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22 November 2021, 7:18 pm

‘This is an attack on human rights’: UK care homes still denying family visits to residents

Relatives and support groups claim that the sector has been ‘left behind’ as the rest of society opens up

Dozens of care homes are still denying people access to their elderly relatives 20 months after the pandemic began, according to support groups.

Although ministers have urged care homes to allow relatives to visit, groups including the Relatives & Residents Association and Unlock Care Homes say that many are still unable to see elderly residents.

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20 November 2021, 5:33 pm

Social care cap could expose poorer homeowners to ‘catastrophic’ costs

Boris Johnson warned ‘red wall’ MPs could revolt when cap on home and care costs put to a vote

Tens of thousands of England’s poorest pensioners face paying the same for their old age care as wealthier people after the government published details of the new cap on home and care costs.

The move will save the government hundreds of millions of pounds but leave many poorer homeowners exposed to “catastrophic costs” including the need to sell their homes to cover long-term care, analysts said.

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17 November 2021, 8:57 pm

World Rugby’s cynical deflection over brain injuries is an insult to the players | Michael Aylwin

Governing body’s posturing over the cause of early onset dementia among ex-players is extraordinarily insensitive

So it’s not the brain injuries after all. Those rugby players diagnosed with dementia in their early 40s, steadily growing in number, must be comforted to learn that the repetitive brain trauma they suffered in their playing careers is but one of 12 modifiable risk factors that might have contributed to their conditions.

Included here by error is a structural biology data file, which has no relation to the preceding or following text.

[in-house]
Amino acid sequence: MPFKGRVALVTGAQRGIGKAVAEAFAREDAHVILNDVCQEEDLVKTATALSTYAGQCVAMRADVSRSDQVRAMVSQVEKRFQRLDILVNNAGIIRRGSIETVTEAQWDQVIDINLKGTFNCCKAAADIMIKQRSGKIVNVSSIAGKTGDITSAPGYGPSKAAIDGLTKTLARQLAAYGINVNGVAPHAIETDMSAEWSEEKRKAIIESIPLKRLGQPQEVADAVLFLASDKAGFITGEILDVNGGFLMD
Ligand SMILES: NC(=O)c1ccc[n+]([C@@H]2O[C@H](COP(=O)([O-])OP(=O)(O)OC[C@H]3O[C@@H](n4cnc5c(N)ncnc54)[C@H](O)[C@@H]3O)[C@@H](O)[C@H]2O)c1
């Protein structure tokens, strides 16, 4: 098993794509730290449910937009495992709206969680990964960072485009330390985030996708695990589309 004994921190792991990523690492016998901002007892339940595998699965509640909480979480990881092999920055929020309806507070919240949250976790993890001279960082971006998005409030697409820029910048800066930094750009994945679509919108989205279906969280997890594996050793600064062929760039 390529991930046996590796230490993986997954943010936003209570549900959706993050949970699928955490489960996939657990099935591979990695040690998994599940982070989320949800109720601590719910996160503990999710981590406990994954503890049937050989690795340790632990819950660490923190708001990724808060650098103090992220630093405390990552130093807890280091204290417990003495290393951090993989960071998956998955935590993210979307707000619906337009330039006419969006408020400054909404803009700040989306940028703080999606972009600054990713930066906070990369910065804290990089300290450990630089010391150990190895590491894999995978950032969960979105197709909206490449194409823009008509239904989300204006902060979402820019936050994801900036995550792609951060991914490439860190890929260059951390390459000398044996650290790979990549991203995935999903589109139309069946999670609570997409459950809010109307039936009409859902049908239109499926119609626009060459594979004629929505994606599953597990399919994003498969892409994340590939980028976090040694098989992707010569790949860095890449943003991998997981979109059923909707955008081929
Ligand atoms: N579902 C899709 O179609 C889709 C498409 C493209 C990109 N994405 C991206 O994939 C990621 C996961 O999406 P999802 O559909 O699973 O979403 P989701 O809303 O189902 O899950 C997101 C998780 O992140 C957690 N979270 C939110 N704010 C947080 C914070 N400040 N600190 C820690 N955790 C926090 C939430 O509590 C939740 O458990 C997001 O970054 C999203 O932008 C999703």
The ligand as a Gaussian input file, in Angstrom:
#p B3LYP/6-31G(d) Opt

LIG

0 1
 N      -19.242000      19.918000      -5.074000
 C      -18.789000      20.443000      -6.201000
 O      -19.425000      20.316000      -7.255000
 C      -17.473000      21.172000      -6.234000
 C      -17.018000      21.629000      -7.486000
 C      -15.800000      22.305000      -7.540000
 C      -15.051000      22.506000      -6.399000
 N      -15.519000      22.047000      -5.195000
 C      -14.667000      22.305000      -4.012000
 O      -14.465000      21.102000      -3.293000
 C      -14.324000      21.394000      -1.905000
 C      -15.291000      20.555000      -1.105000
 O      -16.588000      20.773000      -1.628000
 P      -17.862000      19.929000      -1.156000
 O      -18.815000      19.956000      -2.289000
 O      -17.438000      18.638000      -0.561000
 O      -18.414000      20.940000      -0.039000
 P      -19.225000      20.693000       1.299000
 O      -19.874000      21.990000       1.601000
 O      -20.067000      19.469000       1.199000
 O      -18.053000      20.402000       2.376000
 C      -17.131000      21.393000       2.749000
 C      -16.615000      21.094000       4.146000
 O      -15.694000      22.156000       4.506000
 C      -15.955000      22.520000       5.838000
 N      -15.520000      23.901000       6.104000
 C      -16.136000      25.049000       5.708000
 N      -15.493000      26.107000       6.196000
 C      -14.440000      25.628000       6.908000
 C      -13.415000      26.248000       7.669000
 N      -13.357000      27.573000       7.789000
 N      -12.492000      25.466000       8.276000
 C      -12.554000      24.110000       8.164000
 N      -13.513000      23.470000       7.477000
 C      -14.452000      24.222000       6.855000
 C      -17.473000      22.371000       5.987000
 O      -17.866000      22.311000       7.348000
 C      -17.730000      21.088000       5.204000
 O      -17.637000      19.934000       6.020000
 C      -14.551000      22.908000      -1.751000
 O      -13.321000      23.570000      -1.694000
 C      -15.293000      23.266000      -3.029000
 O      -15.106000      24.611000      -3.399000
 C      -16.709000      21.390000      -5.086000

This is the latest angle World Rugby has come up with, as the posturing continues in advance of impending lawsuits. Here we are, nearly a year since rugby union was rocked by the news that eight of its former players were suing the sport after their diagnoses of dementia, with scores more of them – now hundreds – waiting in the wings with further symptoms. And World Rugby continues to deflect.

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17 November 2021, 7:12 pm

Tea and coffee may be linked to lower risk of stroke and dementia – study

Research looking at 365,000 people aged 50-74 finds moderate consumption could have health benefits

Drinking coffee or tea may be linked with a lower risk of stroke and dementia, according to the largest study of its kind.

Strokes cause 10% of deaths globally, while dementia is one of the world’s biggest health challenges – 130 million are expected to be living with it by 2050.

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16 November 2021, 7:00 pm

‘I would want to plan’: readers on whether they would be tested to predict dementia

A test that could predict your risk of developing Alzheimer’s disease or dementia is to be used in parts of the NHS. Readers share their reasons why they would take it or not